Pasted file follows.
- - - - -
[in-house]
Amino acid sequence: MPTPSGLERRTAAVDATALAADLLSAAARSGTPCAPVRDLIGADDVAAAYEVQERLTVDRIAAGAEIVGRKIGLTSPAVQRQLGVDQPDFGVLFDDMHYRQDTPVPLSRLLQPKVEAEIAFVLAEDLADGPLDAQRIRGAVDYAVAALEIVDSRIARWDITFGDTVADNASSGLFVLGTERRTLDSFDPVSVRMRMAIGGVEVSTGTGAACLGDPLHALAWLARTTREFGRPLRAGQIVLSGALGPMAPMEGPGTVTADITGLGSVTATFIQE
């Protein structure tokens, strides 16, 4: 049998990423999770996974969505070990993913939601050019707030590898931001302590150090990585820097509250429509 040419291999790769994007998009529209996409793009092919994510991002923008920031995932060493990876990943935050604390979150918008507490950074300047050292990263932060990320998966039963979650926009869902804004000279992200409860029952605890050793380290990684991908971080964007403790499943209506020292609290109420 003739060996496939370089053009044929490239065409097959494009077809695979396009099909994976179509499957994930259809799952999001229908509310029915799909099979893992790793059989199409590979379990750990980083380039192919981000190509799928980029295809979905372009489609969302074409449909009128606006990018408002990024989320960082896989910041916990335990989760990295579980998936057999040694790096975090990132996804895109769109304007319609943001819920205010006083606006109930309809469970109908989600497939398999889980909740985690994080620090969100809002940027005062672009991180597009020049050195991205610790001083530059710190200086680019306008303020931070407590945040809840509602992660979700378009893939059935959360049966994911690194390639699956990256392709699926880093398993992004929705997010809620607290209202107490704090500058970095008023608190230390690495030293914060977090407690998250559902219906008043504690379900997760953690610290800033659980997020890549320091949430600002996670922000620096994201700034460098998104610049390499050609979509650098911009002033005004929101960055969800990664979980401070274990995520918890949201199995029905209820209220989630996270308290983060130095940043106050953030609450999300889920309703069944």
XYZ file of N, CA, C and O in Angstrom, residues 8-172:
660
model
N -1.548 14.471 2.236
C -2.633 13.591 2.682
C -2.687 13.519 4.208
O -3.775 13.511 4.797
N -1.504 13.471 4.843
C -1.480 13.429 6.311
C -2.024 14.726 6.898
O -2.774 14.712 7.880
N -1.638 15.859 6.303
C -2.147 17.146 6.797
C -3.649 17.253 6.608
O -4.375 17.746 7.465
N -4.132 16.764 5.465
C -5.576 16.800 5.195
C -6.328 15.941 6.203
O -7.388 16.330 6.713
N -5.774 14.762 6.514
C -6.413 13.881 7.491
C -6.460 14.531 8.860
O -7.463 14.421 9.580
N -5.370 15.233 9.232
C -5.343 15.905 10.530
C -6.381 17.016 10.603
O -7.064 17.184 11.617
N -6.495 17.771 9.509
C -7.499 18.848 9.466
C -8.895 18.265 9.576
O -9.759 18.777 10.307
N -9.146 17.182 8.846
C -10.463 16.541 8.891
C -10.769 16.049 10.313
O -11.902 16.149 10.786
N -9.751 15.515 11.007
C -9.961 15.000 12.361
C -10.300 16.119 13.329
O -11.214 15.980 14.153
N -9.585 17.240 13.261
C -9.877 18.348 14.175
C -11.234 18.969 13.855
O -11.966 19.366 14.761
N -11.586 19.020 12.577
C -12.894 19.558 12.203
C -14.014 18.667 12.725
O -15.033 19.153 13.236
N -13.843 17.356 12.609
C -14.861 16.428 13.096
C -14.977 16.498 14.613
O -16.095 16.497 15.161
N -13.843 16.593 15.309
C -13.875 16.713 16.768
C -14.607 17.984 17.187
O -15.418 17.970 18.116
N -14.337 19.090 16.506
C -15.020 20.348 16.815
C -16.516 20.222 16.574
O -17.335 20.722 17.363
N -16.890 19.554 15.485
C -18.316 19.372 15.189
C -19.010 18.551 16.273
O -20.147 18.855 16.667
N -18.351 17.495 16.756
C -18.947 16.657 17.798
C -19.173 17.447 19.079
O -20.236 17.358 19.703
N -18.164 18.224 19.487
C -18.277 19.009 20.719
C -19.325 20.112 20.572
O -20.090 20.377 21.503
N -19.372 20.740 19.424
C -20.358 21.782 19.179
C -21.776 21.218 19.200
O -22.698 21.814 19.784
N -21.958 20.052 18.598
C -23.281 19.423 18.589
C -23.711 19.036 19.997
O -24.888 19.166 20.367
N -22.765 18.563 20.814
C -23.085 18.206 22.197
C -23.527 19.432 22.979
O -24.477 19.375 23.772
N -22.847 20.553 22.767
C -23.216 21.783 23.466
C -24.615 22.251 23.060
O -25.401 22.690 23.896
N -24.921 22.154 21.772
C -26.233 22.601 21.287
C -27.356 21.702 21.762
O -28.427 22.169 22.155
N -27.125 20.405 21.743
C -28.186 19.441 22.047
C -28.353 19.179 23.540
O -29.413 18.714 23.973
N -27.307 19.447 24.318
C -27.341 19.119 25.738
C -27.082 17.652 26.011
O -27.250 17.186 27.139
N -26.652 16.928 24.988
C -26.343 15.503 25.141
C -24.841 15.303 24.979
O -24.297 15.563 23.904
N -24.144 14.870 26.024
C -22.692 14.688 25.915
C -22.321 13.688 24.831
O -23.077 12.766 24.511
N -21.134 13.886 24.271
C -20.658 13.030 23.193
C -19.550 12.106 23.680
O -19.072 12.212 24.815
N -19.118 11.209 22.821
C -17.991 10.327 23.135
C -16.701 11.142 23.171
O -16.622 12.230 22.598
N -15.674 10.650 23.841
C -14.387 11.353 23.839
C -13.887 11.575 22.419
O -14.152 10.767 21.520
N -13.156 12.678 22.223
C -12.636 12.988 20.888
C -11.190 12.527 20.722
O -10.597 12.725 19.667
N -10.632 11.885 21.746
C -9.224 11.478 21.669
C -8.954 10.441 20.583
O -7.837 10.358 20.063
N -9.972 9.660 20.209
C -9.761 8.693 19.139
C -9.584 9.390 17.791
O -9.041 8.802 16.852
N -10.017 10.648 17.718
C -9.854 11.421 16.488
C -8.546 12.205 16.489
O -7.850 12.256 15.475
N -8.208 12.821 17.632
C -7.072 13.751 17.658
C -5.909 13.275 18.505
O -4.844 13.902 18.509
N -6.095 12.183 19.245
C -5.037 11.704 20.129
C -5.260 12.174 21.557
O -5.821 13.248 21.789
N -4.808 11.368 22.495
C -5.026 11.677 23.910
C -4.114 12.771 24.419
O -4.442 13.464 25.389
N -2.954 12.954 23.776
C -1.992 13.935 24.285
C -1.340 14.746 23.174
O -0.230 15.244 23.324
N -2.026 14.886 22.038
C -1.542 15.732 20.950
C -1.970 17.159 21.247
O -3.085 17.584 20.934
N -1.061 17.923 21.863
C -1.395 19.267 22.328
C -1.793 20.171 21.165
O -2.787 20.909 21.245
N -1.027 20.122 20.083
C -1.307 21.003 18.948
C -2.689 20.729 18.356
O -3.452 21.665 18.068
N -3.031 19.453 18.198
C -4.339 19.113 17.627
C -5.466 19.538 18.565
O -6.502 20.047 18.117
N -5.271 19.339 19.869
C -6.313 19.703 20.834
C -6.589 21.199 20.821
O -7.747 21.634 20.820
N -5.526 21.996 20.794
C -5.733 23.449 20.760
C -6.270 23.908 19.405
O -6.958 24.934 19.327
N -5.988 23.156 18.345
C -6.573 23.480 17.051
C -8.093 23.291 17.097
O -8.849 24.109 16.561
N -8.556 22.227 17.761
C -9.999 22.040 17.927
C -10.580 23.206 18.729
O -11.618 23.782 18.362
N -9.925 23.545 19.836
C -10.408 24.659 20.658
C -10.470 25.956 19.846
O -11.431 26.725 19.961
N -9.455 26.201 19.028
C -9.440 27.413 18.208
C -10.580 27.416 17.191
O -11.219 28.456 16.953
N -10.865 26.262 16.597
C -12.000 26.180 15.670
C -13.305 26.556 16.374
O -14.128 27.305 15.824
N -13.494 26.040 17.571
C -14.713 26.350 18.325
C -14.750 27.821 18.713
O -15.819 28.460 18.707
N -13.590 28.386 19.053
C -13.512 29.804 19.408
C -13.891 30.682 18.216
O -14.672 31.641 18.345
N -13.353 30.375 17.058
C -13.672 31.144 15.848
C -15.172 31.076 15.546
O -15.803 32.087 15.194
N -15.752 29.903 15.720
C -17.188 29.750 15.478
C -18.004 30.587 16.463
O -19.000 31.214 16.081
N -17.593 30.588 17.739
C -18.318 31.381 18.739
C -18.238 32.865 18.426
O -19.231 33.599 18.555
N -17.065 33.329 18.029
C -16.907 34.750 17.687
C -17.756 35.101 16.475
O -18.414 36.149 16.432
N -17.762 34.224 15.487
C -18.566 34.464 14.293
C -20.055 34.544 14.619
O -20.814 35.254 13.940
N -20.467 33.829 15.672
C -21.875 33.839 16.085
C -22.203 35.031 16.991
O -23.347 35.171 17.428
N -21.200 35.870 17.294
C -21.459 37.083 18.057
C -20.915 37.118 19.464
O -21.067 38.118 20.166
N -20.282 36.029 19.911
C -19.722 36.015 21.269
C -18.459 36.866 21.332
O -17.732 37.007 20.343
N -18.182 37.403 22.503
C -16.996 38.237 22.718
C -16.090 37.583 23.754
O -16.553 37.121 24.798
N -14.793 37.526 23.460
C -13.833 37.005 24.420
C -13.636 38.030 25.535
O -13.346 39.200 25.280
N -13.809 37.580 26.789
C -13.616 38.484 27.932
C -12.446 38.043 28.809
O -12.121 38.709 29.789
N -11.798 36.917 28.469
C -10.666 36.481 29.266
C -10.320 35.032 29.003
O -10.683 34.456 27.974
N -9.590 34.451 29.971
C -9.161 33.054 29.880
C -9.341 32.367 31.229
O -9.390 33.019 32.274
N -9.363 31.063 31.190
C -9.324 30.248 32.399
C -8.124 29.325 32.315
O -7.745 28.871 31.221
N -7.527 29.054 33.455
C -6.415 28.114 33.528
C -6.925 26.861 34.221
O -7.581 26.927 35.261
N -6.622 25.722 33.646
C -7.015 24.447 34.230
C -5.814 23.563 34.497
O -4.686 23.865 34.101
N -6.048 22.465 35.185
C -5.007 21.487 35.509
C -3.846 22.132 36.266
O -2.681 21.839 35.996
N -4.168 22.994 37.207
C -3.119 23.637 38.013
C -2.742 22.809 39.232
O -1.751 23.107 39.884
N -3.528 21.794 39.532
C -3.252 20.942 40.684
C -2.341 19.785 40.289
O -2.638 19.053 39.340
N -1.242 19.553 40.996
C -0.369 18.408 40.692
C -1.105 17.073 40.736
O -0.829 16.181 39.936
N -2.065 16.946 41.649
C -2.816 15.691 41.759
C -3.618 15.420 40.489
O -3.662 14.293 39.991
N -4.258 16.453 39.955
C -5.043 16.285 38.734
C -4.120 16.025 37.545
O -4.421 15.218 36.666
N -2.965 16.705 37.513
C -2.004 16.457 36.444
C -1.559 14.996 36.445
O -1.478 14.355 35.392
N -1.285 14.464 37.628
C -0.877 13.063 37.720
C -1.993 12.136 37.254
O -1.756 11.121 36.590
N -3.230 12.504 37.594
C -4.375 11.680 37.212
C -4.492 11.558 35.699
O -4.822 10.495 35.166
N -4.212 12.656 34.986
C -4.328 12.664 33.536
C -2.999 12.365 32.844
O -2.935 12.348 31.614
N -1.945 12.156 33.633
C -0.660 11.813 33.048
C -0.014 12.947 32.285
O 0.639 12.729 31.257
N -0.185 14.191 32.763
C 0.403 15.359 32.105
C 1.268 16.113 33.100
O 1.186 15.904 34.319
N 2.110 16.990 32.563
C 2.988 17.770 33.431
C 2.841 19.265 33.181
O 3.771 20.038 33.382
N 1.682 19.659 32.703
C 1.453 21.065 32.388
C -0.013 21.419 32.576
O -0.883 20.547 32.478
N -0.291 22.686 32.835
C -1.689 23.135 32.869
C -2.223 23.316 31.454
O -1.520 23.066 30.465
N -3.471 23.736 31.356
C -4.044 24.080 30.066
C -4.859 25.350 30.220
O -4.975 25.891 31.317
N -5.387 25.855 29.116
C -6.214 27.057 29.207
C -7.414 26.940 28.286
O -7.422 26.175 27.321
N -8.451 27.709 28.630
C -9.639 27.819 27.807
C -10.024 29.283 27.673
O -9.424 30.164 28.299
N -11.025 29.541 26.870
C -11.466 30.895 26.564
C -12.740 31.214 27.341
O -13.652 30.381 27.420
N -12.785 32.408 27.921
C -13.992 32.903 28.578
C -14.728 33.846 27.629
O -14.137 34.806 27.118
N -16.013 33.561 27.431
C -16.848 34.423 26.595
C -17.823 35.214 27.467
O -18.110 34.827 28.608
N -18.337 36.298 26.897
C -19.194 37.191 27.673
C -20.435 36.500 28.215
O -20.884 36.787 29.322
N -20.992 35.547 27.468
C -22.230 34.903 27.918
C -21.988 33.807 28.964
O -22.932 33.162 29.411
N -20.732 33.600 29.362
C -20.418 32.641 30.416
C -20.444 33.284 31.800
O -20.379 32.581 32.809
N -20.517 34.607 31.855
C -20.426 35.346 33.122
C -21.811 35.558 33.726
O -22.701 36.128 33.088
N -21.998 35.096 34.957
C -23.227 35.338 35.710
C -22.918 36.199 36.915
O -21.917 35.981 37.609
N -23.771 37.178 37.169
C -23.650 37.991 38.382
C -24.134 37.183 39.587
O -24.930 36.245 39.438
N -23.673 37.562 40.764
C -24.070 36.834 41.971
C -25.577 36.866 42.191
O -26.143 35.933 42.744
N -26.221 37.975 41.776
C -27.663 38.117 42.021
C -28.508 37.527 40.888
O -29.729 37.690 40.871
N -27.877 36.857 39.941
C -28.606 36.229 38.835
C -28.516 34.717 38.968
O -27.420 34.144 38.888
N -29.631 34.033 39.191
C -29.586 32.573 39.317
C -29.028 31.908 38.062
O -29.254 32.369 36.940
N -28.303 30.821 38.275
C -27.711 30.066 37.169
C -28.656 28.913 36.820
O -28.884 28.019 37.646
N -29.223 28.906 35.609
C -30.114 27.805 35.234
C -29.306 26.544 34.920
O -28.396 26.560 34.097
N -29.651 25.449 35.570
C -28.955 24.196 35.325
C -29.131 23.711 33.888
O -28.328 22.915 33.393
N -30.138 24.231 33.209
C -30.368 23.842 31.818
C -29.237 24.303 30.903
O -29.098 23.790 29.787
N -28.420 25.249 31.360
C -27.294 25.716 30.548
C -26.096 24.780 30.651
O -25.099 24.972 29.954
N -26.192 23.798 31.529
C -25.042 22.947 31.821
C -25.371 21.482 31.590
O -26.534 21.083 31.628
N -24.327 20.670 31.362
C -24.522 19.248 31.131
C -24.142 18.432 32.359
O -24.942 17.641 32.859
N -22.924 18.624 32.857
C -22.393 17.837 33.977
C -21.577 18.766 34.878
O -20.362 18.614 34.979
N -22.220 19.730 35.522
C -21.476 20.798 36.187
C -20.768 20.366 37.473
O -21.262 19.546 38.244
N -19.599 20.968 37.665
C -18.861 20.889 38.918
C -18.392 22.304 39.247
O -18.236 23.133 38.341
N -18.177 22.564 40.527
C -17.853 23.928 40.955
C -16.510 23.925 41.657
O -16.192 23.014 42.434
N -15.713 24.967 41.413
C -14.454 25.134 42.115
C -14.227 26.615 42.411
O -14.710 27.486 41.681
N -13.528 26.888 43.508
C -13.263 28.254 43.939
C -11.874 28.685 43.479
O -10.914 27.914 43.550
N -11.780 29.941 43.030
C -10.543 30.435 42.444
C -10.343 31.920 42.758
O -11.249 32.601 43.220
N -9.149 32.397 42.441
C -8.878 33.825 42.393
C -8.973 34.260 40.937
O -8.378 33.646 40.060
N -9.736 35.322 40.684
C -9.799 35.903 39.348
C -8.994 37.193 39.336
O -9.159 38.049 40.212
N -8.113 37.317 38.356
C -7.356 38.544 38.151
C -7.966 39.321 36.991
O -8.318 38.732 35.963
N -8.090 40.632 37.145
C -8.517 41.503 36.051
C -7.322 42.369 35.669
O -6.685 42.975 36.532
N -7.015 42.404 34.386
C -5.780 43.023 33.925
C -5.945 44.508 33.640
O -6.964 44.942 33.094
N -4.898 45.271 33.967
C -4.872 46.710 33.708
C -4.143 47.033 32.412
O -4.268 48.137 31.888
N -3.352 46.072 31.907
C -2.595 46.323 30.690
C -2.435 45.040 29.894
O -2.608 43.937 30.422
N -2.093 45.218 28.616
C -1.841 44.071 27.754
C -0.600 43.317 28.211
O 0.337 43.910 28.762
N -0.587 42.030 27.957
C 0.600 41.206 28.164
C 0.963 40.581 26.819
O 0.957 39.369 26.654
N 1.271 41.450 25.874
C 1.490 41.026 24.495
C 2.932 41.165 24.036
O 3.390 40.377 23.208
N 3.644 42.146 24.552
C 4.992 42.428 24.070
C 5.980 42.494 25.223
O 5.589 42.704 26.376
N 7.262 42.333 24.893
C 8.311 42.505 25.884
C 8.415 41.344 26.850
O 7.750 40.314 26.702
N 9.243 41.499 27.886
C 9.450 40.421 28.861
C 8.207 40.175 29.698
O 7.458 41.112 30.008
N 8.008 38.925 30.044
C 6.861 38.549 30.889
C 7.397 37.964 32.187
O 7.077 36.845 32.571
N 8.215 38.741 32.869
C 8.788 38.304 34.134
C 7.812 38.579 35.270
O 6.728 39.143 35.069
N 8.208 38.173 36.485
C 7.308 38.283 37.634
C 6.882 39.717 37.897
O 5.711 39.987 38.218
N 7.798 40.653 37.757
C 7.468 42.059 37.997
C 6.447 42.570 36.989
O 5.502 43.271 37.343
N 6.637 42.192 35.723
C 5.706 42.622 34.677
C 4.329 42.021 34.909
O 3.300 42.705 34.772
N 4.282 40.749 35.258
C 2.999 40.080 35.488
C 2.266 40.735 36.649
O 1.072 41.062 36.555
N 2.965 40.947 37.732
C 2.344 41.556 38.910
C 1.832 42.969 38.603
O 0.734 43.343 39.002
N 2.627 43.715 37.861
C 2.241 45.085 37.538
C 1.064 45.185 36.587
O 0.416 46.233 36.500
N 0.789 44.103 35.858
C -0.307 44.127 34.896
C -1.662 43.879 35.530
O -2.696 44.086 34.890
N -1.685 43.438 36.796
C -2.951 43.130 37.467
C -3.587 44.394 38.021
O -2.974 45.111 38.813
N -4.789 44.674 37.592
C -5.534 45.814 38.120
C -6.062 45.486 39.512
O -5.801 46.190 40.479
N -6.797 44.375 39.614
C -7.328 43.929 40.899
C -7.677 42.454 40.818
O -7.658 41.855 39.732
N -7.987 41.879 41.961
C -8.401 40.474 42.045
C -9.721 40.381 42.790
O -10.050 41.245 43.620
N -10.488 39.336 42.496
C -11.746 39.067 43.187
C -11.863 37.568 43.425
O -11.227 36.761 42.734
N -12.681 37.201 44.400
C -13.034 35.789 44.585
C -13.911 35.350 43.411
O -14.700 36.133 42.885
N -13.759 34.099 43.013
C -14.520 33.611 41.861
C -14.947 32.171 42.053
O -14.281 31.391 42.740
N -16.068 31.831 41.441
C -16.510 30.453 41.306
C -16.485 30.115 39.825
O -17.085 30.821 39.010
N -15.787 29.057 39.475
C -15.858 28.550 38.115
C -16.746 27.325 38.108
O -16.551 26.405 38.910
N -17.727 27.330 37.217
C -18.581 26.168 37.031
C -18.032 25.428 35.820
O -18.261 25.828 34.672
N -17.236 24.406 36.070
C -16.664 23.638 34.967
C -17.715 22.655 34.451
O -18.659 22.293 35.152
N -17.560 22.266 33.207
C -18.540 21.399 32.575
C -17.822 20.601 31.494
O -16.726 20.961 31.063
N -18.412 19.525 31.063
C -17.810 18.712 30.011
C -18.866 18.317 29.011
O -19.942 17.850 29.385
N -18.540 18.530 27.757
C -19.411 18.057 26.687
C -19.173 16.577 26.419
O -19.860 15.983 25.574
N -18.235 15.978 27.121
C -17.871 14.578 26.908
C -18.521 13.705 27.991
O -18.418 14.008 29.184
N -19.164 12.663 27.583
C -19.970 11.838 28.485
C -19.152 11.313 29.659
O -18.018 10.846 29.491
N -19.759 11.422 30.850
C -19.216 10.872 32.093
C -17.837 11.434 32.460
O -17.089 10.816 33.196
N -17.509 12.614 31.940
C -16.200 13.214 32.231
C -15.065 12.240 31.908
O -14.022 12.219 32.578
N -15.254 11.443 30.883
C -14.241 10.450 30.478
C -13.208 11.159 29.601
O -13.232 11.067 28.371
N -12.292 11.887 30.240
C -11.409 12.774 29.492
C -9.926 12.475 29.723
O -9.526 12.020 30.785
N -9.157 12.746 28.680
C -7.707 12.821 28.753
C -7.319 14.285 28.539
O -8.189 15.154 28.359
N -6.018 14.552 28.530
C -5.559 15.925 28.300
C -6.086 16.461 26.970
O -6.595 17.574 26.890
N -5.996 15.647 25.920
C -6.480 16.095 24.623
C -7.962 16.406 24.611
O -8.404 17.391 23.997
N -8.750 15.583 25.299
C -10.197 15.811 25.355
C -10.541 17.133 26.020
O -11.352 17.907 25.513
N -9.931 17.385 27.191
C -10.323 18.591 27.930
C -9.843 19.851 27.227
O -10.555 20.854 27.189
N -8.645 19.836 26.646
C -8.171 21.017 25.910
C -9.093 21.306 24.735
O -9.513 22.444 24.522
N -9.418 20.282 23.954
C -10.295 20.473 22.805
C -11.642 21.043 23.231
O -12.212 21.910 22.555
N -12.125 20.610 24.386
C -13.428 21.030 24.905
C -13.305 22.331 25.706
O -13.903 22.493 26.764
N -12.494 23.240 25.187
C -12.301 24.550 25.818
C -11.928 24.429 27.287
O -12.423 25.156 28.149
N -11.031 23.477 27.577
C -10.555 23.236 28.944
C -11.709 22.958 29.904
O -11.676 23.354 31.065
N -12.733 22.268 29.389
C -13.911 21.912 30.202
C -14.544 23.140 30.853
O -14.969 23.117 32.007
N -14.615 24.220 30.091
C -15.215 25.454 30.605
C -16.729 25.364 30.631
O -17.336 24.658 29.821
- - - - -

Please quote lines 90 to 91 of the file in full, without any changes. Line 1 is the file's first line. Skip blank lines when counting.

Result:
O -25.401 22.690 23.896
N -24.921 22.154 21.772